Aboriginal cultural burning has taken place on the Tasmanian landscape for more 40,000 years, and this program provides Aboriginal people with the opportunity to connect to country, share knowledge, and reduce the impact of bushfires in our community.

We know that planned burns, like the cultural burn on Dempster Plains, are an important method to protect the landscape and vegetation values, along with enhancing the survival of sensitive plant communities.

It comes as part of the Tasmanian Government’s commitment to support Aboriginal cultural land management and burning practices, which also includes the awarding of 10 grants to 5 Tasmanian Aboriginal community organisations as part of a $100,000 pilot Aboriginal Cultural Burning Program to help engage and build capacity in cultural burning practices.

The successful applications included projects to plan and undertake cultural burns, purchase firefighting and personal protective equipment (PPE) and to undertake cultural burning training.

The Tasmanian Government recognises that Aboriginal cultural burning practices have helped shape the Tasmanian landscape we know today, and our Government will ensure appropriate collaboration and continuing engagement with Tasmanian Aboriginal people to deliver cultural land management practices.

Tasmania’s Next Iconic Walk Feasibility Study proves Tyndall Range concept

Minister for Parks

Tasmania’s Next Iconic Walk Feasibility Study proves Tyndall Range concept

6 September 2021

The findings of a Feasibility Study into a new overnight experience in the Tyndall Range on Tasmania’s West Coast proves the proposal is feasible and will deliver a new and iconic multi-day walking experience.

I am pleased to announce that the Tasmanian Government will double the funding already committed for the next iconic walk to take it to $40 million, to make this exciting proposal a reality.

The Tyndall Range was selected for its extraordinary, spectacular and dramatic landscape from 35 public submissions in 2019, with significant public consultation, market testing and assessments indicating that it will be a success.

The feasibility study was conducted by an independent team of economists and market demand specialists, and involved surveys of seasoned walkers, visitors and local business.

Multiple route options were explored with the recommended option being a three day, two night, hut based experience.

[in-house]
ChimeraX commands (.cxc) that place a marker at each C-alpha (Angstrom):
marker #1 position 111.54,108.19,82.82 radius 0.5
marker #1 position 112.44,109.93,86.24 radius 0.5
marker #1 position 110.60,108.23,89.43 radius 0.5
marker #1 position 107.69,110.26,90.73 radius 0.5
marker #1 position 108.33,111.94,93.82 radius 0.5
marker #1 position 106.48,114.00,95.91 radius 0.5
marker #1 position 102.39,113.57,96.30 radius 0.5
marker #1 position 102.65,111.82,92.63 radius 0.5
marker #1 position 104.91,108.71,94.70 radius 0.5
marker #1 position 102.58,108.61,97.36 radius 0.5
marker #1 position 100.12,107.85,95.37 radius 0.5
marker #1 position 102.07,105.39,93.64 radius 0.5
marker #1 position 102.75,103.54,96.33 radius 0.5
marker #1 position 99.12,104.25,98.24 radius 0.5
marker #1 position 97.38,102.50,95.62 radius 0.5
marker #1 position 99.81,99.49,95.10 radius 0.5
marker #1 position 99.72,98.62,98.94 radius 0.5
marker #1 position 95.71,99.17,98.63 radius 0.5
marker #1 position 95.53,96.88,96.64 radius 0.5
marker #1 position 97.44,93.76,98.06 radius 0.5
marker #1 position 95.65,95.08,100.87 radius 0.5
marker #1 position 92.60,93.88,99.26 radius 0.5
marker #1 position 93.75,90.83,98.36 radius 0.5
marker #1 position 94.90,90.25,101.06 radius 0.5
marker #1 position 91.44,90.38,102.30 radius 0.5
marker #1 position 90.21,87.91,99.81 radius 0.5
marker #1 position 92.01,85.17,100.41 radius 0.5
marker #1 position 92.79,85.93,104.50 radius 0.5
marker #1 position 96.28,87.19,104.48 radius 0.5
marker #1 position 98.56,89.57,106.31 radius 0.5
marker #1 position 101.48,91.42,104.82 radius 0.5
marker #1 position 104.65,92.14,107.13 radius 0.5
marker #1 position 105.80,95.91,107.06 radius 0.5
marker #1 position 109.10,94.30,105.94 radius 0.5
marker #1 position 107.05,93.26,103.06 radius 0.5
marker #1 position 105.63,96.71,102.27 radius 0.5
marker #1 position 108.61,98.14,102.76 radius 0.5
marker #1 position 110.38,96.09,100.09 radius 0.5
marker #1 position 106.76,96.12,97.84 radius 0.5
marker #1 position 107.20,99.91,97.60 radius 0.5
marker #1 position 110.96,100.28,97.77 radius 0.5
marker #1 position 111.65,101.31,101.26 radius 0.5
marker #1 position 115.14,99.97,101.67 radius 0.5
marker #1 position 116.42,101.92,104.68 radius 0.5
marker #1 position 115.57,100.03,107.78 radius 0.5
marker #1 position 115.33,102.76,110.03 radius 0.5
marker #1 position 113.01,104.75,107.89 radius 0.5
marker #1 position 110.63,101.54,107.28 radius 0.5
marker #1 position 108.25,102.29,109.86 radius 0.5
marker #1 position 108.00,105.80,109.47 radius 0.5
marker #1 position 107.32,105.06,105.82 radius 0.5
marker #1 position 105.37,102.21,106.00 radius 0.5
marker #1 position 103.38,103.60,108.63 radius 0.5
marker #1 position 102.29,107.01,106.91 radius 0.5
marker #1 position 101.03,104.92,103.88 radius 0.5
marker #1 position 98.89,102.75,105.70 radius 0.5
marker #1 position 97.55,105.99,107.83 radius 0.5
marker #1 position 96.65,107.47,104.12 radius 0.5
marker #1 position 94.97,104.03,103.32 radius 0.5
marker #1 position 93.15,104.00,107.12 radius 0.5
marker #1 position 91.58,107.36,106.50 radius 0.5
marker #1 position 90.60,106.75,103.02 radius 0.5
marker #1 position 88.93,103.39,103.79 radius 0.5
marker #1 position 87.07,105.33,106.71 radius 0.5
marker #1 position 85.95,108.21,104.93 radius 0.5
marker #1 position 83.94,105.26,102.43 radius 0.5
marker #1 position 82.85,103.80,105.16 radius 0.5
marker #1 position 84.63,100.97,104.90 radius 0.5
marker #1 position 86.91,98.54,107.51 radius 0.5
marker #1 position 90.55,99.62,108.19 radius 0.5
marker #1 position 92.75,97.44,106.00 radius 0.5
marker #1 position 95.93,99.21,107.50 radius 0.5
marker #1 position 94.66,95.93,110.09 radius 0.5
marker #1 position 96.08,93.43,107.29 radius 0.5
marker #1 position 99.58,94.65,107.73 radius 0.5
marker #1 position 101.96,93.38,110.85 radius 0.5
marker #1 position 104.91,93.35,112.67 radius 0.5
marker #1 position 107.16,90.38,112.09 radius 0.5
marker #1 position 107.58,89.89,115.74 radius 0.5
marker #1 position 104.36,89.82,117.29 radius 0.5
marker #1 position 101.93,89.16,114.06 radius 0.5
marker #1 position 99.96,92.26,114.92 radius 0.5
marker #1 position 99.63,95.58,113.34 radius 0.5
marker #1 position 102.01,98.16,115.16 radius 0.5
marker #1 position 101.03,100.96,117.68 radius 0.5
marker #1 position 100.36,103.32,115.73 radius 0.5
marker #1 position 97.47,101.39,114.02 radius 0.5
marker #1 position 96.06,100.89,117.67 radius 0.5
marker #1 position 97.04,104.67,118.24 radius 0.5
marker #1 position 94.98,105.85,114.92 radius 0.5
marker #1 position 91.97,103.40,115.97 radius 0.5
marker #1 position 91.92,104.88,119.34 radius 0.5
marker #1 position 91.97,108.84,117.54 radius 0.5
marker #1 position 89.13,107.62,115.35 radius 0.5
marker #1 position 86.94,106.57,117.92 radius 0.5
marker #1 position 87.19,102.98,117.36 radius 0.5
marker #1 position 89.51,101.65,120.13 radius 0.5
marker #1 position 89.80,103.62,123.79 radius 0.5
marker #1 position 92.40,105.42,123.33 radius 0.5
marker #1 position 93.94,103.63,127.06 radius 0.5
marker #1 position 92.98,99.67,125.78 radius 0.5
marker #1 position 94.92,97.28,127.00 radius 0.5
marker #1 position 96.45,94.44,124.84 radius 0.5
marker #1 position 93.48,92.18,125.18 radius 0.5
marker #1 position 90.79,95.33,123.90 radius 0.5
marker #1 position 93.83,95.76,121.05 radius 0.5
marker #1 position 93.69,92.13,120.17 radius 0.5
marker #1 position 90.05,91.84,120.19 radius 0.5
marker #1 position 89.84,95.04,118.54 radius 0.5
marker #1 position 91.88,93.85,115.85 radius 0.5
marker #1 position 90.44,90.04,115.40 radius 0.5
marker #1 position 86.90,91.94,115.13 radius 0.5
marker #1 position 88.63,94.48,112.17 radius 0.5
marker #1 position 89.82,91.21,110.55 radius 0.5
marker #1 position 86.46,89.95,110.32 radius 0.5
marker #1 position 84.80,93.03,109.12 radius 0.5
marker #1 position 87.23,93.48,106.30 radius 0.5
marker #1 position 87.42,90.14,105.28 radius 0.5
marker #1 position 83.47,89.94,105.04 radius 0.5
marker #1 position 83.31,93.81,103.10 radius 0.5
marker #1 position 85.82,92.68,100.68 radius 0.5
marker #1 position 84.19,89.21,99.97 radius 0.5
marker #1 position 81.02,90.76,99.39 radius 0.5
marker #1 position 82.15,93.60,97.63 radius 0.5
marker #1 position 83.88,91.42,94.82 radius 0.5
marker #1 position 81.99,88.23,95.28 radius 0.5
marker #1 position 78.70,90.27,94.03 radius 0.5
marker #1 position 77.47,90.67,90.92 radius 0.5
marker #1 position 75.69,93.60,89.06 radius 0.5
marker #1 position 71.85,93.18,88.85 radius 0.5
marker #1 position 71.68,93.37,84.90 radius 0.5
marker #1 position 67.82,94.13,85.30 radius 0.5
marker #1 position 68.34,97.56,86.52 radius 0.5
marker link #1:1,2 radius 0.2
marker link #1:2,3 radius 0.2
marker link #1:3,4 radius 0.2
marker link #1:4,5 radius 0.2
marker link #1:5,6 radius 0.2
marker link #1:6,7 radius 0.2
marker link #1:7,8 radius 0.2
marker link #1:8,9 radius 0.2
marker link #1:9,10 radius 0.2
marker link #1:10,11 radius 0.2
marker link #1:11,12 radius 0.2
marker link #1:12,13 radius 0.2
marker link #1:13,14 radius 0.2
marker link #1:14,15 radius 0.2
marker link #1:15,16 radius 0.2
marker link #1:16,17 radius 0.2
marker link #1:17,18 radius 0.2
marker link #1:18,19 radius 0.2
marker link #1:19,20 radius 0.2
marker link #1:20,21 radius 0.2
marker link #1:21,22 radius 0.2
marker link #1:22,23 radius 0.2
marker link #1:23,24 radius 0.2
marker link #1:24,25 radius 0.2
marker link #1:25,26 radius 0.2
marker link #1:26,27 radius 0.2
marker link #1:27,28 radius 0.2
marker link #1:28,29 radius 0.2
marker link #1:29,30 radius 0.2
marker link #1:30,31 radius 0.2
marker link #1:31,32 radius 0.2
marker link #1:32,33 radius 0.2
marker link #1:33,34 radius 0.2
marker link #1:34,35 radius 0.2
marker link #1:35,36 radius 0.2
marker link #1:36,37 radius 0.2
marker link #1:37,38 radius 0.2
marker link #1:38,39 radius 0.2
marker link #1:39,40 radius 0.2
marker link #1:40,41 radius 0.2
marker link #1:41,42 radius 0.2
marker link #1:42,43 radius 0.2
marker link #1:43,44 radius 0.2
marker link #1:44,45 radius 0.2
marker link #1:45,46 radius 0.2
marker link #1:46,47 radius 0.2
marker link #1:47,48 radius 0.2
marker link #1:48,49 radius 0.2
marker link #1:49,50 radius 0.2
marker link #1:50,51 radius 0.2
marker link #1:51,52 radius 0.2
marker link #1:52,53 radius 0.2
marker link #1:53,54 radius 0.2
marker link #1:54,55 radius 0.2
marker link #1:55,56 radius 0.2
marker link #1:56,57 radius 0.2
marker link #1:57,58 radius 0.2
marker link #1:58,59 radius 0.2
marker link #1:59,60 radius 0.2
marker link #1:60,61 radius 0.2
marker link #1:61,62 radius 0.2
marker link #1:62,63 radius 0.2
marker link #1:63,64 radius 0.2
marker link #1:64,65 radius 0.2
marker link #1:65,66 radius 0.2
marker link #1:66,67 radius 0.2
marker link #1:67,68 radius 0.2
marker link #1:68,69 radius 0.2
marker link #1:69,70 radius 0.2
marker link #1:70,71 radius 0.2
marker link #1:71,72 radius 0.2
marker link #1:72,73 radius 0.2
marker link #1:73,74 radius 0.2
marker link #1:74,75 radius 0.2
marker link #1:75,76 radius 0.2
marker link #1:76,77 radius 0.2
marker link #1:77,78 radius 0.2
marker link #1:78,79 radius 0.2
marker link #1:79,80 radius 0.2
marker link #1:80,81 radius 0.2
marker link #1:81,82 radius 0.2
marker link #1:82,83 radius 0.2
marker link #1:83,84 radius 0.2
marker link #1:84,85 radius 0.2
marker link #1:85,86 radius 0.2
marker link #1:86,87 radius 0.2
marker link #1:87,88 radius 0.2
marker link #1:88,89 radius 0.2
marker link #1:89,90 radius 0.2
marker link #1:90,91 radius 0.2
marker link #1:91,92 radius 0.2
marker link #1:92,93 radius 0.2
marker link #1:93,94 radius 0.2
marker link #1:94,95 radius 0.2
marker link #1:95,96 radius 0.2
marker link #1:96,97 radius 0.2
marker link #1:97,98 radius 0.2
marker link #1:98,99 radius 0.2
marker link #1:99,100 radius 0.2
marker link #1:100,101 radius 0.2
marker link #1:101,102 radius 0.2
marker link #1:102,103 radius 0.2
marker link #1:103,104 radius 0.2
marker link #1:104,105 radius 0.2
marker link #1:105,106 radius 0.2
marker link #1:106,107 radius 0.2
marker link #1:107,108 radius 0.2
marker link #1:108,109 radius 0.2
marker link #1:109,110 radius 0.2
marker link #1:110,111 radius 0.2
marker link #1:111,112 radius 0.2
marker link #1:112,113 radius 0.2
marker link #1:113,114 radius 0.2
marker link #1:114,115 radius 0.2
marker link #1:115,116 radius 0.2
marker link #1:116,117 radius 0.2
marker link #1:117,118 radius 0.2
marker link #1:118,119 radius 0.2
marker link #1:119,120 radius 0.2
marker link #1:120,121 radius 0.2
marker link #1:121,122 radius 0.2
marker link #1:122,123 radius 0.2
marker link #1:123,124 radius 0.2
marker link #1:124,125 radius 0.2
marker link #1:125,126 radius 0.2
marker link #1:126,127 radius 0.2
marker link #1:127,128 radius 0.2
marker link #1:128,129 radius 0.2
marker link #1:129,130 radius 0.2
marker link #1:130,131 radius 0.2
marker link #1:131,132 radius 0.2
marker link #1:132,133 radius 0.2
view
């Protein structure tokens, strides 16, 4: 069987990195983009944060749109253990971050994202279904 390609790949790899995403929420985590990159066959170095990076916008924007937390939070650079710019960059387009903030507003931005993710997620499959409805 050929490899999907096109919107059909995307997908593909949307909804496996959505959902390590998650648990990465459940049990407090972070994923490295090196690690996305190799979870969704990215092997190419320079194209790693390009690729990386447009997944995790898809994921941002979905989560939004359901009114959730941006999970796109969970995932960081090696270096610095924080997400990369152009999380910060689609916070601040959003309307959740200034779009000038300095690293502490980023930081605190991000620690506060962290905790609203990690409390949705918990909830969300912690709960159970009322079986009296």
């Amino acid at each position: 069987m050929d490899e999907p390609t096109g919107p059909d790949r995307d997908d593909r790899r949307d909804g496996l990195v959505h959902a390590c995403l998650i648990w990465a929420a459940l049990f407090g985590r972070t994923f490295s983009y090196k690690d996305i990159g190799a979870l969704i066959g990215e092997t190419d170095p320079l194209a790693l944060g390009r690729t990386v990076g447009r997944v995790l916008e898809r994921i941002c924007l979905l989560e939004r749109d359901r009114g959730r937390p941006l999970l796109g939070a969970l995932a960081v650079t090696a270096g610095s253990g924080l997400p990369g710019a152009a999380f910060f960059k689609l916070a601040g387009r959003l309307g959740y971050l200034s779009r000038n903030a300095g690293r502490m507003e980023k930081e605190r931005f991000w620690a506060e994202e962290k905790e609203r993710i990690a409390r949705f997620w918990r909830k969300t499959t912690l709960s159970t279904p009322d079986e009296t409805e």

Bushwalking is a treasured pastime of many Tasmanians, who will also have the opportunity to enjoy this new experience and the rich natural, geological and heritage experiences that it offers.

With a long history of hydro-power development and geological exploration in the area, the proposed route features a rich mix of heritage, mining endeavour, spectacular landscapes and waterfalls including the Lake Margaret Power Station and its wooden pipelines.

The feasibility study indicates that this walk has the potential to generate 139 jobs during construction and a further 40 jobs ongoing once operational in fields such as tourism and hospitality, support services and transport operations, providing significant economic benefits for the West Coast region.

This project will build on the success of the Overland Track and the Three Capes Track, and enhance our reputation as one of the great walking destinations in Australia, if not the world.

Detailed design work will now commence on planning, hut concept designs and approvals before the project will be assessed through the Reserve Activity Assessment process, and the public given the opportunity to provide feedback.

To view the Feasibility Study and the current proposed route, visit the PWS website at

Surplus Crown land to be sold by public process

Jacquie Petrusma, Minister for Parks 

Surplus Crown land to be sold by public process

7 August 2021

Today we are commencing the sale of surplus Crown land in Tasmania through a public land sales program, with the first parcels prepared for sale and listed with agents.

This delivers on a $400,000 commitment from the Tasmanian Liberal Government to identify, market and sell excess Crown Land.

The Tasmania Parks and Wildlife Service (PWS) will be facilitating the process, with any suitable Crown land that is surplus to the Government’s needs to be considered for sale.

Each land parcel will be assessed for both natural and cultural heritage values prior to release, and the PWS will liaise with local councils regarding development of the land in accordance with each municipality’s planning schemes.  

The sale of the surplus Crown land through this program will be an open and public process, and any land selected for sale will be sold through local real estate agencies.

This is part of a larger funding boost for Crown Land programs of $2.1 million over two years which follows on from recommendations for the Premier’s Economic and Social Recovery Advisory Council, which identified the need for investment in this area to support timely approvals for development.

For further information visit: